Kat Koppett: Oh, no.

    Miriam Dushane: Okay. That's part of the reason why I didn't see what was happening. But these other ladies go, "well, that just made my night".

    Kat Koppett: Right.

    Miriam Dushane: It did, it really did.

    Kat Koppett: And so much better than if you'd been like, oh no. Now I have to be humiliated and embarrassed-

    Miriam Dushane: Exactly.

    Kat Koppett: ... And spend the whole night apologizing-

    Tom Schin: I saw thing, it was great.

    Kat Koppett: ... And ruin it.

    Miriam Dushane: Yep. Absolutely.

    Tom Schin: Yep.

    Miriam Dushane: Thank you so much for joining us today. It was a pleasure. And I can't wait to do a class with you. We are definitely going to do something in the near future.

    Kat Koppett: Anytime. Drop in classes every Monday night, just come on by. No commitment necessary.

    Tom Schin: Or your wife can buy you tickets to go to this for your birthday. And you found out about it beforehand.

    Miriam Dushane: Hint, hint.

    Kat Koppett: Thank you so much for having me. It was such a pleasure.

    Tom Schin: Thanks Kat.

    Miriam Dushane: Thanks.

    Tom Schin: My favorite line out of that whole conversation was that improv is the gym.

    Miriam Dushane: Yes. The way to exercise the muscle of all of, essentially those soft skills.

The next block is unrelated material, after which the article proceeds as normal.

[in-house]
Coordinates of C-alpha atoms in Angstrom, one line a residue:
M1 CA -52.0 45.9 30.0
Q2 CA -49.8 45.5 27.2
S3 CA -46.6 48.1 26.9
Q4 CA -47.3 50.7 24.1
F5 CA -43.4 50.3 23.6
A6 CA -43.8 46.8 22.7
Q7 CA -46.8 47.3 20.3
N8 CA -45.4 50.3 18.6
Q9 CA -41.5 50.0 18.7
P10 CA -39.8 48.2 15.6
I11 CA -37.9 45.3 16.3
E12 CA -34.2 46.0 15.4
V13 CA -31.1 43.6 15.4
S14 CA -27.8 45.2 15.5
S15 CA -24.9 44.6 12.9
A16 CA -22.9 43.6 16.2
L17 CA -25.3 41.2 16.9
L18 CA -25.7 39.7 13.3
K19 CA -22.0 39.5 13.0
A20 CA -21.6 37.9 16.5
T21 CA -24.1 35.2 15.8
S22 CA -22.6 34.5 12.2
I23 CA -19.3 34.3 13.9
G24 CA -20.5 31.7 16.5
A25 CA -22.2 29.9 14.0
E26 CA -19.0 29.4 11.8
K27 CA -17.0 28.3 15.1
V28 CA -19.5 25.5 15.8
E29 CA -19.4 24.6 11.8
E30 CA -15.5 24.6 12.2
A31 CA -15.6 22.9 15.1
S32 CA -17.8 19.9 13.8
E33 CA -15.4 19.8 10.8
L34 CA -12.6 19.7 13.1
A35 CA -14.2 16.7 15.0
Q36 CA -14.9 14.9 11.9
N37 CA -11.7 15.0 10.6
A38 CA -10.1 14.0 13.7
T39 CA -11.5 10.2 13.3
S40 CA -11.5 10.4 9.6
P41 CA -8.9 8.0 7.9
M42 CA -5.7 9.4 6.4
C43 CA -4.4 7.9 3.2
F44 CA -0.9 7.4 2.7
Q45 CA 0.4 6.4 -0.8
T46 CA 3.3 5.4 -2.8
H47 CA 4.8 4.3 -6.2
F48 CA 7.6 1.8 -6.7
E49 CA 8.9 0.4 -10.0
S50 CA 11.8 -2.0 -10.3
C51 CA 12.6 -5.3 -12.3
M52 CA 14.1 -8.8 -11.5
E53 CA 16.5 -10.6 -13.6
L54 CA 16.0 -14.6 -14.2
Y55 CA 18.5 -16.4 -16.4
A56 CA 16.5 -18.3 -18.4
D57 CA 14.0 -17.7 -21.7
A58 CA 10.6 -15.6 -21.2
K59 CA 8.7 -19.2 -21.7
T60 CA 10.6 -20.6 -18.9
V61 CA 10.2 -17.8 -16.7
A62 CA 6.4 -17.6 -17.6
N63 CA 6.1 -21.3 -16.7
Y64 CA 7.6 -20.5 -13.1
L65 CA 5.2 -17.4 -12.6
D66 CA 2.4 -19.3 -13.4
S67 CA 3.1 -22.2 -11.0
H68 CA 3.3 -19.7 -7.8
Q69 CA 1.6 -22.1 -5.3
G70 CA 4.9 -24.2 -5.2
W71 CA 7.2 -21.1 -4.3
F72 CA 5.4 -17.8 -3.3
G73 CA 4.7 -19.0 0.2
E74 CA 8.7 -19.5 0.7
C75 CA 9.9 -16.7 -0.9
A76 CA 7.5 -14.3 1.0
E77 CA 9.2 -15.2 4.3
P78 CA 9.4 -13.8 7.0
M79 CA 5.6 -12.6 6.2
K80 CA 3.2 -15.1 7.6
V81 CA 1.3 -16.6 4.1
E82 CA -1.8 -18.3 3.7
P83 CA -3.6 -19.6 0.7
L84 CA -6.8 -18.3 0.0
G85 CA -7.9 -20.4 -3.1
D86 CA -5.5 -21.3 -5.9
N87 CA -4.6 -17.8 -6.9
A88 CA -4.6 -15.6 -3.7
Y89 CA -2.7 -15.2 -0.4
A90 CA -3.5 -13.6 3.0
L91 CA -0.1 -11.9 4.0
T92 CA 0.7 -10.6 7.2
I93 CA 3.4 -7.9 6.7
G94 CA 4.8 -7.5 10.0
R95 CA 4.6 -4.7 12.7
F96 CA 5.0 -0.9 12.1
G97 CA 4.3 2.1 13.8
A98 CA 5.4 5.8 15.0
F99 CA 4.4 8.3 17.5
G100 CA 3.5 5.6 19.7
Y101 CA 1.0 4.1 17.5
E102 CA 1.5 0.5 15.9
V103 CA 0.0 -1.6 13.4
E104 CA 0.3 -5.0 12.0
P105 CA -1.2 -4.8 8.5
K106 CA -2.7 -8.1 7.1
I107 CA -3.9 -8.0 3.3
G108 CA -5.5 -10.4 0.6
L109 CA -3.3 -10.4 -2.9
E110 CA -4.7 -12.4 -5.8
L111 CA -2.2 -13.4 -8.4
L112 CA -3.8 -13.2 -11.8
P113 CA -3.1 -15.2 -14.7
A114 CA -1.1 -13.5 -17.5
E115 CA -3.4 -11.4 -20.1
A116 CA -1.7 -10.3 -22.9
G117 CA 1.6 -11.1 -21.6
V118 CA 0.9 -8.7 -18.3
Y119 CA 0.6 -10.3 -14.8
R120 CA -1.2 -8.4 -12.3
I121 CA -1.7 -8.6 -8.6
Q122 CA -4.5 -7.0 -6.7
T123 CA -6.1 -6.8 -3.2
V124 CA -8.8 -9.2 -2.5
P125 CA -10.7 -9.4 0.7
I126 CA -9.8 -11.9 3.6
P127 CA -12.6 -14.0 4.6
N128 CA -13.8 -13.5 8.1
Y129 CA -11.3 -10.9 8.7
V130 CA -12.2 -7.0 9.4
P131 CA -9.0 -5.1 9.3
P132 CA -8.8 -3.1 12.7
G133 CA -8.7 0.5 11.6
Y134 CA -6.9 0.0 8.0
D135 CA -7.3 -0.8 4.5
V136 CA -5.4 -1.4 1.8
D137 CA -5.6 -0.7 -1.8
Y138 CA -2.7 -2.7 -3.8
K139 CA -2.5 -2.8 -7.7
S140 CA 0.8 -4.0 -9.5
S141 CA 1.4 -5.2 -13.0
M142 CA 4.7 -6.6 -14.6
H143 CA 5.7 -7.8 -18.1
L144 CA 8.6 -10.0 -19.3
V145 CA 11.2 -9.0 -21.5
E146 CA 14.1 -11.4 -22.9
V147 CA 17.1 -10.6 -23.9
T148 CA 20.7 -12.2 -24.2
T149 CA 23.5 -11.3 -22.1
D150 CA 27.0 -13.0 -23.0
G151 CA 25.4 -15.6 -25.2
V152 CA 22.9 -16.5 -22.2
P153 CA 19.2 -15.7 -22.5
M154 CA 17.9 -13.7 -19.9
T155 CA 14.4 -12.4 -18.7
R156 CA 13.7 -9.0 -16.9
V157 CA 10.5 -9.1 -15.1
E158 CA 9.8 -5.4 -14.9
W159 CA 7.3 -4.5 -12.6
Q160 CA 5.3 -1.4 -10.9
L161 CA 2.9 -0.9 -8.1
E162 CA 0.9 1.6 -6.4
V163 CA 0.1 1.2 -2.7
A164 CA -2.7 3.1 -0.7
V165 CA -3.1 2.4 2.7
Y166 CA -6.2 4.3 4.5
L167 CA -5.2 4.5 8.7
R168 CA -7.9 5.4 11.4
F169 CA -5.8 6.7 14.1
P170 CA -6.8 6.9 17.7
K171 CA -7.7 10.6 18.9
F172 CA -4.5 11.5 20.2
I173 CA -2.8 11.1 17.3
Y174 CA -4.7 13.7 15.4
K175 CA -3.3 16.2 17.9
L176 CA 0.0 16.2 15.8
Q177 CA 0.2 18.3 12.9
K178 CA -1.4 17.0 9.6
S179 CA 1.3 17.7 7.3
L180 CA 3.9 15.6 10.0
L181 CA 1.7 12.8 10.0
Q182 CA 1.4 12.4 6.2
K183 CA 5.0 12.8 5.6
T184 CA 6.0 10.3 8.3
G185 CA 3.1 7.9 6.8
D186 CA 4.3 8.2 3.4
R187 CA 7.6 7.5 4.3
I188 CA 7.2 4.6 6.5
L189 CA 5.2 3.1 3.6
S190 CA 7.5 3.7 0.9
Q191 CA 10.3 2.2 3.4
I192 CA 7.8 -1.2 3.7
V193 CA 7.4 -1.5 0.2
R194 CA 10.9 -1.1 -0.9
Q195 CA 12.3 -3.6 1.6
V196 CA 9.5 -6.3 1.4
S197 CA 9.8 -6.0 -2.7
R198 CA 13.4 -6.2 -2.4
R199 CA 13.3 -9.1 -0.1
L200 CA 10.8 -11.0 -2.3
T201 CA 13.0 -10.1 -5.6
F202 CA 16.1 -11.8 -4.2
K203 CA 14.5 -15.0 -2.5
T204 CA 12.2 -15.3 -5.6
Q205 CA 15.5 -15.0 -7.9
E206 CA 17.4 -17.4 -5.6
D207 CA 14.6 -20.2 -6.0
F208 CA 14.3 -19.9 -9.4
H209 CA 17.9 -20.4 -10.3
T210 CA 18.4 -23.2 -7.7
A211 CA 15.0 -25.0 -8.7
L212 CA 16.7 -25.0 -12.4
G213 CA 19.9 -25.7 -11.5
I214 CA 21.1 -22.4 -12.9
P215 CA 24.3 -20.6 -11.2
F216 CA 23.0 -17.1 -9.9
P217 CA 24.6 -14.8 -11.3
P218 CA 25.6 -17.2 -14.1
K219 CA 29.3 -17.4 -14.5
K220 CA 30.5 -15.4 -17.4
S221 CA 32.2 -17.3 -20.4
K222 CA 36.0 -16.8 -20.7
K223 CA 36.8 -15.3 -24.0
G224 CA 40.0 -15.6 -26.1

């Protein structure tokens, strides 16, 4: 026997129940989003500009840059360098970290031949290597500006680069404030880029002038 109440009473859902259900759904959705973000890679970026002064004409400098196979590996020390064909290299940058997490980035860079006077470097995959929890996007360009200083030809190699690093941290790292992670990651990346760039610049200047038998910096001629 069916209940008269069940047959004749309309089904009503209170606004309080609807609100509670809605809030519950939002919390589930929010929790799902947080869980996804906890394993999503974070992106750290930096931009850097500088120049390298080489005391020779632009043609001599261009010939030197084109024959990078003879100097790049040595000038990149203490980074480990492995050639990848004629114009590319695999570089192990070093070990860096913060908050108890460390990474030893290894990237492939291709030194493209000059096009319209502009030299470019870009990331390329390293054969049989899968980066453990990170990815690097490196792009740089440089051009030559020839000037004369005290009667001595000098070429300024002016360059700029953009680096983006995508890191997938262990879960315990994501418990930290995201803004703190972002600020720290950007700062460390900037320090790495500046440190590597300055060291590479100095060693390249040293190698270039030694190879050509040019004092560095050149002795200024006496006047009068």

Tom Schin: Right. We never give ourselves much less employees, for you employers out there, that chance to practice the things. We always say, 'go do this. If you make a mistake, that's okay'. Da, da, da, da, da. But we don't really give them chances to practice that old role play methodology.

    Miriam Dushane: Which actually a lot of people are afraid of doing because it puts them out of their comfort zone, and they just have to take a different mindset about it-

    Tom Schin: Yeah.

    Miriam Dushane: ... I think.

    Tom Schin: I think she brought some great insights. I love the circus bow.

    Miriam Dushane: I was just about to say, I mean, I'm already an eternal circus bower, so I was super happy about that. And I think more people should embrace the circus bow.

    Tom Schin: You should do that for your license plate.

    Miriam Dushane: Circus bow? I don't want to copy anybody.

    Tom Schin: Especially if you had a banged up beater.

    Miriam Dushane: Yeah, right. Oh, then that definitely would be a circus bow.

    Tom Schin: Well, for more information about our conversation with Kat Koppett, come to Look at the show notes because there's a lot of information she shared. But we look forward to seeing you on our next episode. Thanks for joining.